Four Yorkshiremen sketch
The "Four Yorkshiremen" sketch is a comedy sketch written by Tim Brooke-Taylor, John Cleese, Graham Chapman and Marty Feldman and originally performed on their TV series At Last the 1948 Show in 1967. It later became associated with the comedy group Monty Python (which included Cleese and Chapman), who performed it in their live shows, including Monty Python Live at the Hollywood Bowl. The sketch is a parody of nostalgic conversations about humble beginnings or difficult childhoods, featuring four men from Yorkshire who reminisce about their upbringing. As the conversation progresses they try to outdo one another, and their accounts of deprived childhoods become increasingly absurd.
At Last the 1948 Show
The Four Yorkshiremen sketch was originally written and performed for the 1967 British television comedy series At Last the 1948 Show by the show's four writer-performers: Tim Brooke-Taylor, John Cleese, Graham Chapman and Marty Feldman.  Barry Cryer is the wine waiter in the original performance and may have contributed to the writing. The original performance of the sketch by the four creators is one of the surviving sketches from the programme and can be seen on the At Last the 1948 Show DVD.
I'm Sorry I'll Read That Again
A near derivative of the sketch appears in the BBC Radio show I'm Sorry I'll Read That Again Series 7, Episode 5 on 9 February 1969, in which the cast (Cleese, Graeme Garden, Tim Brooke-Taylor, Bill Oddie and David Hatch) in the guise of old buffers at a gentlemen's club, employ the same trope of out-doing each other for hardship, this time in the context of how far and how slowly they had to walk to get to various places in former days. It even ends with the same payoff line "...and if you tell that to the young people today, they won't believe you..."
Cleese and Chapman were later among the founder members of the comedy group Monty Python. The "Four Yorkshiremen" sketch has been performed by Python during their live shows, Live at Drury Lane (1974, no video recording available), Live at the Hollywood Bowl (1982) and Monty Python Live (Mostly) (2014, performed at The O₂), each performance varying slightly in its content. The performers in each case were Chapman (replaced by Cleese in the 2014 performance), Eric Idle, Terry Jones and Michael Palin (Palin is the only member of the group actually from Yorkshire). It was also performed by Cleese, Jones, Palin and Rowan Atkinson for The Secret Policeman's Ball, the 1979 Amnesty International benefit gala.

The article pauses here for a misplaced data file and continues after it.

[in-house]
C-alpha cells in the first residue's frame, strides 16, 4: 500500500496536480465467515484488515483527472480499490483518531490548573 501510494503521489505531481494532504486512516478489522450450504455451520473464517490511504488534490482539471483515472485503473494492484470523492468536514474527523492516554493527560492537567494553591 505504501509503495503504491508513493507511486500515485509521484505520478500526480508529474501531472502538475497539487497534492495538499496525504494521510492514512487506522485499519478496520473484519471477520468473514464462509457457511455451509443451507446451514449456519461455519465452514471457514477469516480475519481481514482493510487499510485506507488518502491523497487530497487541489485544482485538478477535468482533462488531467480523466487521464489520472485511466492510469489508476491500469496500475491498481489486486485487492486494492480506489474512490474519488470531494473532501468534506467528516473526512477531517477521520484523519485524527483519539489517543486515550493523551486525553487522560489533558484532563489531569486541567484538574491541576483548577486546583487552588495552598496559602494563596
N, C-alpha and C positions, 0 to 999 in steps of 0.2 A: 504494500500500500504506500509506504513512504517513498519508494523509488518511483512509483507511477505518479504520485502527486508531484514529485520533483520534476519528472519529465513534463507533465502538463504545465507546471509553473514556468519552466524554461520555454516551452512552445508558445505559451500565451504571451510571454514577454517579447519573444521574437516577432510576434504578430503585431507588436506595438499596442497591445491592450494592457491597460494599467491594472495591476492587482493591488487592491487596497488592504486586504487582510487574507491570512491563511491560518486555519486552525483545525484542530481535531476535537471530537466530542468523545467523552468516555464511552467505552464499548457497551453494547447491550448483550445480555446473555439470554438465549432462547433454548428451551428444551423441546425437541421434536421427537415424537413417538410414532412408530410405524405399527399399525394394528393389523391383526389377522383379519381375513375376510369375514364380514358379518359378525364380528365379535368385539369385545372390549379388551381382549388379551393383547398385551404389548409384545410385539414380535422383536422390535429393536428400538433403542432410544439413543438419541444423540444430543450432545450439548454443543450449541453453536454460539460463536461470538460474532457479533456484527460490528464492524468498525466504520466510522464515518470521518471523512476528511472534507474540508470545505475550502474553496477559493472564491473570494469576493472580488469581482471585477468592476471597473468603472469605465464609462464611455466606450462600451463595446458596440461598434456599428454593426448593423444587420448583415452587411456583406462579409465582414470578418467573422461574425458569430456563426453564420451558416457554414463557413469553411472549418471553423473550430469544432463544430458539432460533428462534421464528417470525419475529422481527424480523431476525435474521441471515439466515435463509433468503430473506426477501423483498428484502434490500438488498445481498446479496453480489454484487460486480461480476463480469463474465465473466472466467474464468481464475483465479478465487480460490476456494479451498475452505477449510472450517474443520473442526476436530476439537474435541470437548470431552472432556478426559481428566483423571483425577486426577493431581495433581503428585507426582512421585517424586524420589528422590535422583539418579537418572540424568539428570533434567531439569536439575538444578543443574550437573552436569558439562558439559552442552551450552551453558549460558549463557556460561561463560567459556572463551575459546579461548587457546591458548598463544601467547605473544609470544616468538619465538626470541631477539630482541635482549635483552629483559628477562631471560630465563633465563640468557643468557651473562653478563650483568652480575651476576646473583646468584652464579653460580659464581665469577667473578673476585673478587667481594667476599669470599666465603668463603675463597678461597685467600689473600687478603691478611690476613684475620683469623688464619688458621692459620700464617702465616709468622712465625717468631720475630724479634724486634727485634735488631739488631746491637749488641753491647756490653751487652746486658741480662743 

The sketch was revived for the 2001 Amnesty show We Know Where You Live, performed by Harry Enfield, Alan Rickman, Eddie Izzard and Vic Reeves. In 1989 the script was published in the charity fundraiser The Utterly, Utterly Amusing and Pretty Damn Definitive Comic Relief Revue Book under the title "The Good Old Days", with the characters named as Joshua, Obadiah, Josiah and Ezekiel. This book was launched on an edition of the primetime chat show Wogan where the sketch was performed by Terry Wogan, Stephen Fry, Gareth Hale and Norman Pace.
In the mid 1990s the Hungarian comedy group Holló Színház translated and performed an adapted version of the sketch, substituting "four millionaires" for the Yorkshiremen. The sketch had a particular resonance for older Hungarians as exaggerating the level of your family's poverty and proletarian origins was a common practice to gain favour with Communist authorities in the immediate post-war period through to the 1950s.
- Morris Bright; Robert Ross (2001). Fawlty Towers: fully booked. BBC. p. 60. ISBN 978-0-563-53439-6. Retrieved 29 September 2010.
- Radio interview with Tim Brooke-Taylor — includes comments about the "Four Yorkshiremen sketch"
- The story of Britain's favourite sitcom "Fawlty Towers", by Graham McCann, published by Hodder & Stoughton Ltd, England, U.K., in 2007 ISBN 978-0-340-89811-6 (hardback) — ISBN 978-0-340-89812-3 (paperback)